Everything changed for New York's Thai restaurants in 1997. That was the year SriPraPhai in Sunnyside morphed from a bakery into a full-blown restaurant and spicy dishes from the northeastern region of Isan began to burn our tongues — many of us for the first time. Prior to that, restaurants were mainly devoted to the cuisine sometimes known as Royal Thai, heavy on the basil stir-fries and curries made from jarred pastes. The new food — rich in pork and papaya salads, vegetable dips, fish mousses, grilled chicken, and noodles —soon began to invade most Thai menus in town. Eventually, entire restaurants devoted to Isan fare opened, notably Som Tum Der in the East Village and Larb Ubol in Hell’s Kitchen.
Still, Manhattan restaurants aside, the hotbed of Thai food remained central western Queens, host to a robust Thai community, where an arc of Thai restaurants extend from Elmhurst to Eastern Astoria. This amazing collection— numbering in the dozens — are close to the Buddhist temple, Wat Buddha Thai Thavorn Vanaram, an urban edifice dating to 1995 said to be the largest in the city. Thai restaurants continue to open in close proximity, many the size of postage stamps. What has changed is the widening purview of their menus.
The new crop includes Thai Diva, a remarkable spot with an operatic name on a side street in Sunnyside. The interior is square and compact, with only four tables, but the décor explodes with color. A checkerboard of orange and gray squares spreads across one wall, as a sky-blue coffered ceiling draws the eye upward. With Isan food as the base, the menu draws its inspiration from all regions of Thailand, featuring many dishes rarely seen on Siamese menus.
Maybe you don’t know jack about jackfruit. Native to Southeast Asia and India, this football-shaped fruit is similar in appearance to a durian and the largest specimens can be humongous, growing up to three feet long and weighing up to 80 pounds. It’s the world’s largest fruit. Ripe, it’s sweet and sticky. When it's green, it's starchy and mellow, like a cross between a potato and a green plantain — perfect for use in rib-sticking curries and salads.
Find jackfruit here in the tum kanoon ($9), a shredded salad flavored with a dab of yellow curry paste and lime leaves, which lend an astringent quality. The salad comes with crunchy pork rinds and sliced cucumber. A similar salad utilizes bamboo shoots and depends upon cilantro and green onions for its zesty flavor. Both originated in Chiang Rai, a province in far northern Thailand.
Green curry, tum kanoon, beef balls, and mummy shrimp
Another remarkable dish from northern Thailand – where the food shows Burmese and Chinese influences — is khanom jeen nam ngaio (see above $11), with a base something like American tomato soup laced with pork, into which an eater adds wads of white rice noodles, bean sprouts, and pickled mustard greens. With a squeeze of lime it's something like a mutant pho. The result is supremely delicious. It seems that every dish at Thai Diva features flavor and texture enhancers on the side, to be added at your discretion.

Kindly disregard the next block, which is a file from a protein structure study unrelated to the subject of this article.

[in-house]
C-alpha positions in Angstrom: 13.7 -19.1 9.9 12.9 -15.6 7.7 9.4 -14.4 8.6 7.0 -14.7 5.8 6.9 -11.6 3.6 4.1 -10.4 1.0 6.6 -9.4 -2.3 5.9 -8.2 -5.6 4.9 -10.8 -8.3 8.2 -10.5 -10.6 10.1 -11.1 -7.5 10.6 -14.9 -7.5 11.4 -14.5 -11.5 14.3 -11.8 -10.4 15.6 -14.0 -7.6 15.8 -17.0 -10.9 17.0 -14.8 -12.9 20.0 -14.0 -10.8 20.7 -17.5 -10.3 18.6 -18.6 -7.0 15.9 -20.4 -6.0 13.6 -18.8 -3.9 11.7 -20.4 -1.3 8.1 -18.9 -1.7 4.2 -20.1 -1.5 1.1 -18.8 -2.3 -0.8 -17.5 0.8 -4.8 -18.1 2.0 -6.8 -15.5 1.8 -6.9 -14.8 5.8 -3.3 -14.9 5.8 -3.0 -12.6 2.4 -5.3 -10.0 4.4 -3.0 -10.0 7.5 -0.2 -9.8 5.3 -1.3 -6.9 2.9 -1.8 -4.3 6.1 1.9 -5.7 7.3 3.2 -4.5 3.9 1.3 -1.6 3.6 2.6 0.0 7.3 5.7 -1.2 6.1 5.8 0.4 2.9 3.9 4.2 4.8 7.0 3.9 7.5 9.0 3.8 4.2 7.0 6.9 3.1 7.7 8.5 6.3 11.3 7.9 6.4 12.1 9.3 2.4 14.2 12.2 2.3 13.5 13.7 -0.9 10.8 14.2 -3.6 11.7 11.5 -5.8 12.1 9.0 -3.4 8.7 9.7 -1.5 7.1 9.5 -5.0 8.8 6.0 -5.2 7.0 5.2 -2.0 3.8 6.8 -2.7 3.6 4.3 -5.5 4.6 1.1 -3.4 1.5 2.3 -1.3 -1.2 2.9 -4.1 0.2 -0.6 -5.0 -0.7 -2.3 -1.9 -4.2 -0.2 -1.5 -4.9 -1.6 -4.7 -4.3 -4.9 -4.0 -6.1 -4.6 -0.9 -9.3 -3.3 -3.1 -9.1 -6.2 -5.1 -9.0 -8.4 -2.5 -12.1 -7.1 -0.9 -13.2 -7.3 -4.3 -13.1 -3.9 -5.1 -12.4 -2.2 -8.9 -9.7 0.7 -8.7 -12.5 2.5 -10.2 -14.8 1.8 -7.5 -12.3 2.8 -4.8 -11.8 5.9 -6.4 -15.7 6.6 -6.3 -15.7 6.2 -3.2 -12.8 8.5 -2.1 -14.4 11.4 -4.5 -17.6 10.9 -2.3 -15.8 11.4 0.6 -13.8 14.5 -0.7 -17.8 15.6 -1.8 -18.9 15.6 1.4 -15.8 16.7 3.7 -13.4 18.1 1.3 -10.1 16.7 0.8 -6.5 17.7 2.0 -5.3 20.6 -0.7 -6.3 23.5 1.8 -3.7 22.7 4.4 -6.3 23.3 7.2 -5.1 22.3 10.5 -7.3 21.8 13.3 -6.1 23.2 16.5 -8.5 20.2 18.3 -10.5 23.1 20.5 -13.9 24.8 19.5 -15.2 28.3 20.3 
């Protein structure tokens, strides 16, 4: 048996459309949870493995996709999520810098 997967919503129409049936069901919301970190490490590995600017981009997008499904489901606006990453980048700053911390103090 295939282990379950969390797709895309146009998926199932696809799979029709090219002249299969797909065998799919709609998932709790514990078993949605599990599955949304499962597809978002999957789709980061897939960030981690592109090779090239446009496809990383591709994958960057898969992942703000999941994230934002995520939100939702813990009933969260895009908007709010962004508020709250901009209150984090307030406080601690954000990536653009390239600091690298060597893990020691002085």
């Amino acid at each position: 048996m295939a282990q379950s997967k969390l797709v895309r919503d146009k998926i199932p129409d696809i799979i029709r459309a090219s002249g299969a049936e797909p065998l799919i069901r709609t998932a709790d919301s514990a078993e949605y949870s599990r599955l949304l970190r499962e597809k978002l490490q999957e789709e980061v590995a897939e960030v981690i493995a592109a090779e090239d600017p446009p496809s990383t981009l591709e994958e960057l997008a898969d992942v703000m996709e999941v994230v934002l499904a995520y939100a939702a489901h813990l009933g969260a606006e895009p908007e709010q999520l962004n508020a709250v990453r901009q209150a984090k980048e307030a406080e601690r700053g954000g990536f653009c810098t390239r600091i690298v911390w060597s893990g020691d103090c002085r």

Recipes from the southern Thai peninsula show Malay and Indonesian influences, and the menu notably offers roti canai, an Indian-leaning flatbread with a creamy chicken curry. Japanese cuisine has influenced Thai cooking, too, especially in the central region and in Bangkok.Thus you won’t be surprised to find Japanese noodles on the menu, tossed with shrimp and bok choy in spicy u-don ($11).
Speaking of shrimp, one of the most remarkable dishes on the bill of fare is mummy shrimp, which consists of the shelled crustaceans wrapped like Egyptian pharaohs in Chinese noodles then deep fried, furnished with a sweet chili dipping sauce on the side. Where this dish came from is uncertain – offhand, I’d say California
But let’s not throw the baby out with the bathwater! Many of the old-fashioned Thai dishes we loved in the last millennium are still available, including a range of pastel-shaded curries, most thickened with coconut milk. Green curry is the hottest, according to our waiter one evening. It was magnificent when ordered with duck; it came nicely sliced in a crock, proudly wearing a basil leaf upon its bosom. All the Isan fare we’ve come to love is also abundantly available, including traditional bar snacks like grilled beef balls on sticks ($7), and a skinless and fermented pork sausage called naem moo, which arrives in an amorphous gray wad. Not particularly appetizing to look at. But once tried, you’ll never forget it.